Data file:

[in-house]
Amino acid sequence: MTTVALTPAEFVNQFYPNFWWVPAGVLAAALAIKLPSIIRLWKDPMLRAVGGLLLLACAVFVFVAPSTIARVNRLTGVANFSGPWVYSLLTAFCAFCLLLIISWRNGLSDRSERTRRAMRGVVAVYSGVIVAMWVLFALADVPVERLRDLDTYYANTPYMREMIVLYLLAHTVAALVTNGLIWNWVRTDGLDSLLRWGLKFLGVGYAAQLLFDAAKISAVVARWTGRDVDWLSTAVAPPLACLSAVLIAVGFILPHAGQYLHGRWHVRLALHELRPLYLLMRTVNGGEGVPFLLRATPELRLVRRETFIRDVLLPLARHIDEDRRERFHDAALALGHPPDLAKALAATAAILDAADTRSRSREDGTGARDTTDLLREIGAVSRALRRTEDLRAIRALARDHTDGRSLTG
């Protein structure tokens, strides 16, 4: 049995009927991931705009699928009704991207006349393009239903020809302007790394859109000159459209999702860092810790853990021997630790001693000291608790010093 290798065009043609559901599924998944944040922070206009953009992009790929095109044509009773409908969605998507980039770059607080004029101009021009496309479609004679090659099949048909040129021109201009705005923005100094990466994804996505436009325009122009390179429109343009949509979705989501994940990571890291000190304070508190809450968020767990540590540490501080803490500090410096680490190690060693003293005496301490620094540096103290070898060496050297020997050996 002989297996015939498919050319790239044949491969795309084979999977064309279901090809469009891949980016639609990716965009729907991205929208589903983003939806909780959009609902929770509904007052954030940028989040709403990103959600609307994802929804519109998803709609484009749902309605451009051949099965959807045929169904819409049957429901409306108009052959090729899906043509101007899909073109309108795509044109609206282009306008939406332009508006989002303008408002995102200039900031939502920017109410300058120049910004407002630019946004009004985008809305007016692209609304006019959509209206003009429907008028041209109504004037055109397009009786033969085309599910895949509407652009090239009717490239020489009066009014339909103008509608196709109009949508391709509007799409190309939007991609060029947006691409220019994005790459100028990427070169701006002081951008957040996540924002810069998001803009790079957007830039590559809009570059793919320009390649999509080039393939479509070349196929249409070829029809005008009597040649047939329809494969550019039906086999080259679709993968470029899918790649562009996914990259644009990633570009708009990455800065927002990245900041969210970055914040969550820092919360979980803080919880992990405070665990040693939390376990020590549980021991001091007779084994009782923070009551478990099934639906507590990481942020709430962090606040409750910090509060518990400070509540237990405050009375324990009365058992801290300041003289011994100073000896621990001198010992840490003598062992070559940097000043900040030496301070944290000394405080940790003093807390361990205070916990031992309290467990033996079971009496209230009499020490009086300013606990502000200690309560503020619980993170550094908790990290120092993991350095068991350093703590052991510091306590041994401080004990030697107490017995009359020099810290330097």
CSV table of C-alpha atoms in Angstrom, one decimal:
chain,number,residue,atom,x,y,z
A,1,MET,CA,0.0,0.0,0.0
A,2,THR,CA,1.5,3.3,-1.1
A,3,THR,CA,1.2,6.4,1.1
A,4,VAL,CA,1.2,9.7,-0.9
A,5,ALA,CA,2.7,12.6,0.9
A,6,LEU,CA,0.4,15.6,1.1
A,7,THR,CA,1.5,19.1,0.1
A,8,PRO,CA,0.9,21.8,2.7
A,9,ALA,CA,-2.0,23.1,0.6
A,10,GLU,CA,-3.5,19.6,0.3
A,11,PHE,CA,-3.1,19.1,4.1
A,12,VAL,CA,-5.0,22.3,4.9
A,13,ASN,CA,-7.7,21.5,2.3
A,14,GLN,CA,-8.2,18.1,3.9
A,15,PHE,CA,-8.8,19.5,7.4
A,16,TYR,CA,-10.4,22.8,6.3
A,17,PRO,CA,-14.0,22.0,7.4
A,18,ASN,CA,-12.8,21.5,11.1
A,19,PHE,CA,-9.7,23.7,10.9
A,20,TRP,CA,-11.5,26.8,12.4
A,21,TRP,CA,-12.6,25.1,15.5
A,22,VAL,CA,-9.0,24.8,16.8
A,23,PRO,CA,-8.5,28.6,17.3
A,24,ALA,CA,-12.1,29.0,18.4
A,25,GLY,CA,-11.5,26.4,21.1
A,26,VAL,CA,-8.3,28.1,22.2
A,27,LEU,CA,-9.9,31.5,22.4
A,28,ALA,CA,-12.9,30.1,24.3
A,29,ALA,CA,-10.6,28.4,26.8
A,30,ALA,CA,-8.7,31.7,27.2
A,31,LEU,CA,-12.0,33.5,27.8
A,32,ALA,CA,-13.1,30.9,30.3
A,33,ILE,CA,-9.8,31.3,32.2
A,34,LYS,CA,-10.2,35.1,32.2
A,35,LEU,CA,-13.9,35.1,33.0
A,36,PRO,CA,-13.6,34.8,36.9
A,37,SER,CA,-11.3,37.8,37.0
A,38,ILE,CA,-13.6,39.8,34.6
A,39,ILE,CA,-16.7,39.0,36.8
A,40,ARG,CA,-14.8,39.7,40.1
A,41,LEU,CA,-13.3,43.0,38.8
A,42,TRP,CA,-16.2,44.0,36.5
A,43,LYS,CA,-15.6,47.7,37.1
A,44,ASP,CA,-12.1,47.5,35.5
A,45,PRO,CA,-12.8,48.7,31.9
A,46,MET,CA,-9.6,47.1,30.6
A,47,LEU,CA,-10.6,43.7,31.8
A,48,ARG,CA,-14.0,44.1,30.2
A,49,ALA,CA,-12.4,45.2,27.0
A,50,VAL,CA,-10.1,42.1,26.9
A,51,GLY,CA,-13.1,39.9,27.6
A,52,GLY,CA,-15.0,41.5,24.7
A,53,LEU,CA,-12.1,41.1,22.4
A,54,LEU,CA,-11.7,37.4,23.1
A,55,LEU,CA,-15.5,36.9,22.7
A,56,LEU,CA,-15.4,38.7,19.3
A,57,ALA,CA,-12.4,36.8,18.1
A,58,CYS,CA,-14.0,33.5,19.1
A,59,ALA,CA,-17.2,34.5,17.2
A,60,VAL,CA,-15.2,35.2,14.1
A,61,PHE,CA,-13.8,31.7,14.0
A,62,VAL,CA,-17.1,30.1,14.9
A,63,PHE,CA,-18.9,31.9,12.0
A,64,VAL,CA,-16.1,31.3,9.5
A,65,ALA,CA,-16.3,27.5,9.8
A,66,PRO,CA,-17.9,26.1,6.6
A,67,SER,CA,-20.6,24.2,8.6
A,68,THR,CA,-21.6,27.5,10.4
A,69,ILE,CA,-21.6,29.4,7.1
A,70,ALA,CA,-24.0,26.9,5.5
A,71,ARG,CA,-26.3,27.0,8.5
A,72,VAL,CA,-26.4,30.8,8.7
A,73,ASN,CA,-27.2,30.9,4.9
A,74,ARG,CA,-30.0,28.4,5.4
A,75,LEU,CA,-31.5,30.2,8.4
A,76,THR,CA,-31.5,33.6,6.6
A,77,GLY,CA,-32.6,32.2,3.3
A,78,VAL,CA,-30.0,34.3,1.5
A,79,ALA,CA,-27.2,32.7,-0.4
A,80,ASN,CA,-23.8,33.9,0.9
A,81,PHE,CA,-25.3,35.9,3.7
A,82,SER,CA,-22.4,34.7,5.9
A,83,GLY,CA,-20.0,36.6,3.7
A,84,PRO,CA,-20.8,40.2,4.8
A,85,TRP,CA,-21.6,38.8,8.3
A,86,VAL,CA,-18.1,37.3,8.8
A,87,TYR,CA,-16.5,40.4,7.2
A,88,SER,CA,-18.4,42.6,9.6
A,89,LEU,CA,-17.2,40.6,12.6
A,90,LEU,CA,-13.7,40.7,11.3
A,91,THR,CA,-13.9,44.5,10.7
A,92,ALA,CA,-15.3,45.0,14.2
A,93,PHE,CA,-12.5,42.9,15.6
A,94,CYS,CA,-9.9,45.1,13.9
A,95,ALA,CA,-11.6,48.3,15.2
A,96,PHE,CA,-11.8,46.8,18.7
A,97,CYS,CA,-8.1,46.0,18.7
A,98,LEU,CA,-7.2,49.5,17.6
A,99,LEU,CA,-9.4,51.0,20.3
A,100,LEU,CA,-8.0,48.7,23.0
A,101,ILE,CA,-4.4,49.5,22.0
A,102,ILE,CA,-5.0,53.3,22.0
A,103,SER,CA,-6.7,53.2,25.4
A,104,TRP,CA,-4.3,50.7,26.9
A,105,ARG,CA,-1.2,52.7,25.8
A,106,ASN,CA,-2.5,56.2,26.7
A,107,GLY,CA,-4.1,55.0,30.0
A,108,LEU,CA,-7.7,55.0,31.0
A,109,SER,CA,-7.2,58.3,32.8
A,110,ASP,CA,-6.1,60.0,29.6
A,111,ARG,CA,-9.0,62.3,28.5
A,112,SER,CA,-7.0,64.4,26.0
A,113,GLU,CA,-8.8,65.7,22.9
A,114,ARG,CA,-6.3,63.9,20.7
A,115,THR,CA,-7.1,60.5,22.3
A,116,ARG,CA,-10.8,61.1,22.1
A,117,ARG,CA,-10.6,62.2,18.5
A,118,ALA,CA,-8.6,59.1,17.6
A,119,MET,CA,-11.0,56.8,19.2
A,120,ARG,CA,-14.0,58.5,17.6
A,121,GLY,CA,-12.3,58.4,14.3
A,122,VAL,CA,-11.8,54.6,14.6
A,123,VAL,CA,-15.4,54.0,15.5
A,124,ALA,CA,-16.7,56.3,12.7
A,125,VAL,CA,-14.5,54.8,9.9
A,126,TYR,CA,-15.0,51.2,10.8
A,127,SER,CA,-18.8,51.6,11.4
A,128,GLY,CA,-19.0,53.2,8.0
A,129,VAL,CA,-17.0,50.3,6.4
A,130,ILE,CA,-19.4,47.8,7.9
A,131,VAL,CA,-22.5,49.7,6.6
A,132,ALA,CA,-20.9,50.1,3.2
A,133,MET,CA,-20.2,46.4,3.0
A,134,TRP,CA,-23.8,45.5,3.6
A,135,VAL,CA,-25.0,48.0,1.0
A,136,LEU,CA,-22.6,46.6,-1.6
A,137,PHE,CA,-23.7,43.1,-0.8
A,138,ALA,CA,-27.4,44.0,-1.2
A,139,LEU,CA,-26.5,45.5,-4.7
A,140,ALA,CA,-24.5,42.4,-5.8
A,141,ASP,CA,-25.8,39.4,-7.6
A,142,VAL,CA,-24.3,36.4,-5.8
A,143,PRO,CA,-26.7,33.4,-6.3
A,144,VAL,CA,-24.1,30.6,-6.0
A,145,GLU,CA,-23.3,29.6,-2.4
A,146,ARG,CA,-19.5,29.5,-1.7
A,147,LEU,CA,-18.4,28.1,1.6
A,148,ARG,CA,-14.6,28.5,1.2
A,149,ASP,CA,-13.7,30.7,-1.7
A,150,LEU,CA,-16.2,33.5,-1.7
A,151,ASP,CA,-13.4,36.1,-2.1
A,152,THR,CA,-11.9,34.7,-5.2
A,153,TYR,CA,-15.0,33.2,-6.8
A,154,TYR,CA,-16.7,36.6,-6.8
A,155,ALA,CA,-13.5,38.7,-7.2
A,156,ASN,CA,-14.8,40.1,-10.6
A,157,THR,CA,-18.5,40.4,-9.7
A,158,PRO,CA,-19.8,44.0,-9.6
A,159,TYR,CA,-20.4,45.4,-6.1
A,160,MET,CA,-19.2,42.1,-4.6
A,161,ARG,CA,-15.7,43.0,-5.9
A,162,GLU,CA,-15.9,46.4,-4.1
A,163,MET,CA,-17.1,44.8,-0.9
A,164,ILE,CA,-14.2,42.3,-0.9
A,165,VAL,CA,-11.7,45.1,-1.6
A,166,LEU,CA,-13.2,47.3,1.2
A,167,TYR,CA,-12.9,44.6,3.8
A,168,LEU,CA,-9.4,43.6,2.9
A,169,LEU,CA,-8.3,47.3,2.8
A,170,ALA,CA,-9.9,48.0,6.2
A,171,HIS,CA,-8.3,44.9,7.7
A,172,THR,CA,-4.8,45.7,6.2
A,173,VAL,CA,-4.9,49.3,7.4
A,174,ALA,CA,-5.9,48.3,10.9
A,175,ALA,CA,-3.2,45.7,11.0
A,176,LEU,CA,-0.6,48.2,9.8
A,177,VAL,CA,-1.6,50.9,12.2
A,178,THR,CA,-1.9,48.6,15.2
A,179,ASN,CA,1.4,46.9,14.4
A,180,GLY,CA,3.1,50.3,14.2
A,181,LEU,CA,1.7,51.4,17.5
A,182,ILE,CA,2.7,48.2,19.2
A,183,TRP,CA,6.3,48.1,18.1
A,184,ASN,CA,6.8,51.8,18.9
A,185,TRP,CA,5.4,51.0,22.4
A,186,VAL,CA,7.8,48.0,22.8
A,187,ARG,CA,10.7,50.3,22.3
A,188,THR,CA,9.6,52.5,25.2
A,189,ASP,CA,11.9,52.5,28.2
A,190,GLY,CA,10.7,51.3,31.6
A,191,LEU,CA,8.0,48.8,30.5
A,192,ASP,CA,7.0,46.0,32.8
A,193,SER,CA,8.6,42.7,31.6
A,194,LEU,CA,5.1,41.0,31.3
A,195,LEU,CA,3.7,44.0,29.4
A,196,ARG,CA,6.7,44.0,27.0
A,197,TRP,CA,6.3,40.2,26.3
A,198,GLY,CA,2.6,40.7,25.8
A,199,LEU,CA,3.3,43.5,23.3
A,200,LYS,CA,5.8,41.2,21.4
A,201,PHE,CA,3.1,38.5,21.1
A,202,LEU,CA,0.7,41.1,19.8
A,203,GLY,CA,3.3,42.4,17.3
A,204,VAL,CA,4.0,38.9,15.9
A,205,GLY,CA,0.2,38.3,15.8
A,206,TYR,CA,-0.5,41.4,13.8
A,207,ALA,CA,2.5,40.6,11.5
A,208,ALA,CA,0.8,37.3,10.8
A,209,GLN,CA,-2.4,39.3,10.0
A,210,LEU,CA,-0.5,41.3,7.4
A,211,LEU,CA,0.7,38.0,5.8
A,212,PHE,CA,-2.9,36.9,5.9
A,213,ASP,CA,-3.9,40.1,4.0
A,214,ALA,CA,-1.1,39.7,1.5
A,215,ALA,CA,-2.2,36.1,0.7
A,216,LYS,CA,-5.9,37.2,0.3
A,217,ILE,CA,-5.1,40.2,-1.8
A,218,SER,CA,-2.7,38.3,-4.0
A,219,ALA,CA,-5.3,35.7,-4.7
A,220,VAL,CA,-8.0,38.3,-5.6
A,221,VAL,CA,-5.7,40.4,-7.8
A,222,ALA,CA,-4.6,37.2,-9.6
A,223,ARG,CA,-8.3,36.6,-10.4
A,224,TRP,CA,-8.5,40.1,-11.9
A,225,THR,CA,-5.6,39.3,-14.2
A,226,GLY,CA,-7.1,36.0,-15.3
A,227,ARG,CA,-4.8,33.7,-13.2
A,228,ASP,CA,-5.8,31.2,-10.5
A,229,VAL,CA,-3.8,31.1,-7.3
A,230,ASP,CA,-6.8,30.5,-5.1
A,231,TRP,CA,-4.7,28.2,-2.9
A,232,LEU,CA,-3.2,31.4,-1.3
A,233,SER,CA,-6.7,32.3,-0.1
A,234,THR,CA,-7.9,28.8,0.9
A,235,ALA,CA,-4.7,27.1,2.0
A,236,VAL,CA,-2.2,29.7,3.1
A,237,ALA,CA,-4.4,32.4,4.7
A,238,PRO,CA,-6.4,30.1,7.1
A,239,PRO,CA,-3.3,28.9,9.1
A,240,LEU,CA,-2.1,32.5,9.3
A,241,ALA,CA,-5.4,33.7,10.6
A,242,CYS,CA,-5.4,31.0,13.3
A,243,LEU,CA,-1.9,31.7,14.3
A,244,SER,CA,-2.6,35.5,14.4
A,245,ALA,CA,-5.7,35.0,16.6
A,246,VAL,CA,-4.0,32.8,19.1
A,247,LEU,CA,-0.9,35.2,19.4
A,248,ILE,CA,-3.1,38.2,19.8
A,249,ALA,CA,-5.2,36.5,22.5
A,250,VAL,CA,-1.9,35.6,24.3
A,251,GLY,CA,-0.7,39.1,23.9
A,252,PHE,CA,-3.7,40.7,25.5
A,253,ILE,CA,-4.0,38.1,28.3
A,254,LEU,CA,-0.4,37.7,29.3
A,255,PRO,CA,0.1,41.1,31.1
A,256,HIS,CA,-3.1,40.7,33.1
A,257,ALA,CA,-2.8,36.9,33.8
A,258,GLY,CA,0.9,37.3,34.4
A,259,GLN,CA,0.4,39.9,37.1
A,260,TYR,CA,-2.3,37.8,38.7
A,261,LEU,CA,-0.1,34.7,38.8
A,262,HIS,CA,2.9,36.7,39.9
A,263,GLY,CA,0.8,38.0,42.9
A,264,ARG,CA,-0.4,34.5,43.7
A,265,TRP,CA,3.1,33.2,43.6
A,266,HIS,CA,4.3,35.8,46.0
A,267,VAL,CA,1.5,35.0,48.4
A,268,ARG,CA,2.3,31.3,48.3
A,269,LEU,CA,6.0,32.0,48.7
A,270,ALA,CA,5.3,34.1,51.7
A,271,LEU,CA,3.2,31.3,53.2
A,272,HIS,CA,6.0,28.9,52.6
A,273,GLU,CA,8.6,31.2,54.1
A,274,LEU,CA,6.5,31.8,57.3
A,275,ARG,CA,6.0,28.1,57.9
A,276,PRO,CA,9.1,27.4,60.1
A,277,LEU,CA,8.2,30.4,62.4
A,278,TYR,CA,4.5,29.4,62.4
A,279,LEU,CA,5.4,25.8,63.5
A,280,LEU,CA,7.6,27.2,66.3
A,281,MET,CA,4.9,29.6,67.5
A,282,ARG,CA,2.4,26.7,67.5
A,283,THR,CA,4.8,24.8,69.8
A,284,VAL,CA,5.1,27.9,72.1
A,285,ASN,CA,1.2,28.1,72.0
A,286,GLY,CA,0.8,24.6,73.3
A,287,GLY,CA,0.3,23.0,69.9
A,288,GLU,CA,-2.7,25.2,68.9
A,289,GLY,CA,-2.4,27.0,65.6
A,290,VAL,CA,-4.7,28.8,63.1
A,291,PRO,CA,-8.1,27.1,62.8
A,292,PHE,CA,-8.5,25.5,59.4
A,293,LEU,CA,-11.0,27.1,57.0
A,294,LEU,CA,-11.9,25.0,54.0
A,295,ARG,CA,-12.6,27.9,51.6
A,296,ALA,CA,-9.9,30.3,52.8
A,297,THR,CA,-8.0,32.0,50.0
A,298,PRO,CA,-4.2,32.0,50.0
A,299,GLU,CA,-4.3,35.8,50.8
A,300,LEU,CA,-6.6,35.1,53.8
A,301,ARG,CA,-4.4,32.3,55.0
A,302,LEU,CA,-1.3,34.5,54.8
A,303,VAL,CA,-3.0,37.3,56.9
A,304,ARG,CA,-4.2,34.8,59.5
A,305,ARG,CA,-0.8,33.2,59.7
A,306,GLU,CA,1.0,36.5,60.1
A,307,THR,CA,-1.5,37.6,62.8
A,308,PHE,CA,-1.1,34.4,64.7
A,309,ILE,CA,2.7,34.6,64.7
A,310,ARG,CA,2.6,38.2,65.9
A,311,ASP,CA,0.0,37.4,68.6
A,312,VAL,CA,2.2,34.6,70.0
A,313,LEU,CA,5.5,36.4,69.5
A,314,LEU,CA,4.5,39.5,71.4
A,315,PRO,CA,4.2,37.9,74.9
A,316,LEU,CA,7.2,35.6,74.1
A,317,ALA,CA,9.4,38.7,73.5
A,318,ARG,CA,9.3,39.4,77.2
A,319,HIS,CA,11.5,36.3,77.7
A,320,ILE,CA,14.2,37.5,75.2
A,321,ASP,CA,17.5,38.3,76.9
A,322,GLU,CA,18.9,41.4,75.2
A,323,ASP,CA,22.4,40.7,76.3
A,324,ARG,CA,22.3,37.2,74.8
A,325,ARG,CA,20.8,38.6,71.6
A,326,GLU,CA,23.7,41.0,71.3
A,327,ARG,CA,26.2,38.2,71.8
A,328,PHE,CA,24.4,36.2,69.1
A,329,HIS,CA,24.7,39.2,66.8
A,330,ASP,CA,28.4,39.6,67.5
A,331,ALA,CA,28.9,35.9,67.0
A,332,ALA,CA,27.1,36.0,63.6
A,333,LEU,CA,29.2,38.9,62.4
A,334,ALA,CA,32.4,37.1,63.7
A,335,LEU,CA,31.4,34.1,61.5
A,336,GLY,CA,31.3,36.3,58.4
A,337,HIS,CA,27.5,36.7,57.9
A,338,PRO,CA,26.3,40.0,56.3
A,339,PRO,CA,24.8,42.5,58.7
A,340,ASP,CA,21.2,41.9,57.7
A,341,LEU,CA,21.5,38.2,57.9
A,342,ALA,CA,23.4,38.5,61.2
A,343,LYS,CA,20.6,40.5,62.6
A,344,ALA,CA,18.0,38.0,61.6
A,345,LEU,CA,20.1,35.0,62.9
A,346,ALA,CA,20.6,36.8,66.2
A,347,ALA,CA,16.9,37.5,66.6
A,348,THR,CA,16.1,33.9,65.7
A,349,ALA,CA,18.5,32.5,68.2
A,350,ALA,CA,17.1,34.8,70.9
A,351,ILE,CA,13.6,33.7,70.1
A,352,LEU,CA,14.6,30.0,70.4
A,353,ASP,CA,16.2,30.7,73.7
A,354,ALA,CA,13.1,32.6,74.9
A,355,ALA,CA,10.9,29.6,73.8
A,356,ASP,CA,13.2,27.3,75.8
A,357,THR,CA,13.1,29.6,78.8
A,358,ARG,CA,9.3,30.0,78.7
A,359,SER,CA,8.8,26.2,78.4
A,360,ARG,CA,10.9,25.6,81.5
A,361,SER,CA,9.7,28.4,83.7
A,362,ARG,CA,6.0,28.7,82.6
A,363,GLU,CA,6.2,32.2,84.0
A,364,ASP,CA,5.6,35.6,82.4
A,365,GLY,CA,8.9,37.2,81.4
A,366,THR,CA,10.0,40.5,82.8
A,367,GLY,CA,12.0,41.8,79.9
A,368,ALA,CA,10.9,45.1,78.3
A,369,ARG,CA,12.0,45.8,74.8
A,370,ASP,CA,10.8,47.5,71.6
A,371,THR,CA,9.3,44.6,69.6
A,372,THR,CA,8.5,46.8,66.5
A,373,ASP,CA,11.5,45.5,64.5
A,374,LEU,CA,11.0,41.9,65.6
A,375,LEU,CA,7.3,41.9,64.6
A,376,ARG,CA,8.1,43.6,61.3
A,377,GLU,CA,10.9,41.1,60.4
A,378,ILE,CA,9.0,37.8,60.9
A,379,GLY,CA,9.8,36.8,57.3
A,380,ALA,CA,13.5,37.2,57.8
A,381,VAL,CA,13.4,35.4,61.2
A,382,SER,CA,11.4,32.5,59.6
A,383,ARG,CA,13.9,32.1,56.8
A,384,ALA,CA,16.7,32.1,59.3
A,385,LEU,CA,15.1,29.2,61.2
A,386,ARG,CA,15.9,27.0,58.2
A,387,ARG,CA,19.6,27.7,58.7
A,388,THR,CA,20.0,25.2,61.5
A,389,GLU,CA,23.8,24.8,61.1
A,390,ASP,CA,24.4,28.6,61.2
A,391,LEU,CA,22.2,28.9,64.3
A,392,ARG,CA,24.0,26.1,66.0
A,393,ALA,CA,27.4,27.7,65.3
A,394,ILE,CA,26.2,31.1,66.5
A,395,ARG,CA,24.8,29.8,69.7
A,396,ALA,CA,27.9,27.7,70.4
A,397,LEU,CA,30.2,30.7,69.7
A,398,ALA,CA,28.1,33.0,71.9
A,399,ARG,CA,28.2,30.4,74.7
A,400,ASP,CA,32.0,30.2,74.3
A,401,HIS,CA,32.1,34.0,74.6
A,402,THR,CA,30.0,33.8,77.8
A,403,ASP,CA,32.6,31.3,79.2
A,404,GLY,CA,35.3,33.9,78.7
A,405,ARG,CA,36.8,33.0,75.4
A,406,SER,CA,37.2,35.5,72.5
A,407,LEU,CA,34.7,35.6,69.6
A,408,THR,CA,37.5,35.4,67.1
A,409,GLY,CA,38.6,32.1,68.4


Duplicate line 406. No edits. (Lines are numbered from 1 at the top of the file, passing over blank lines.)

A,401,HIS,CA,32.1,34.0,74.6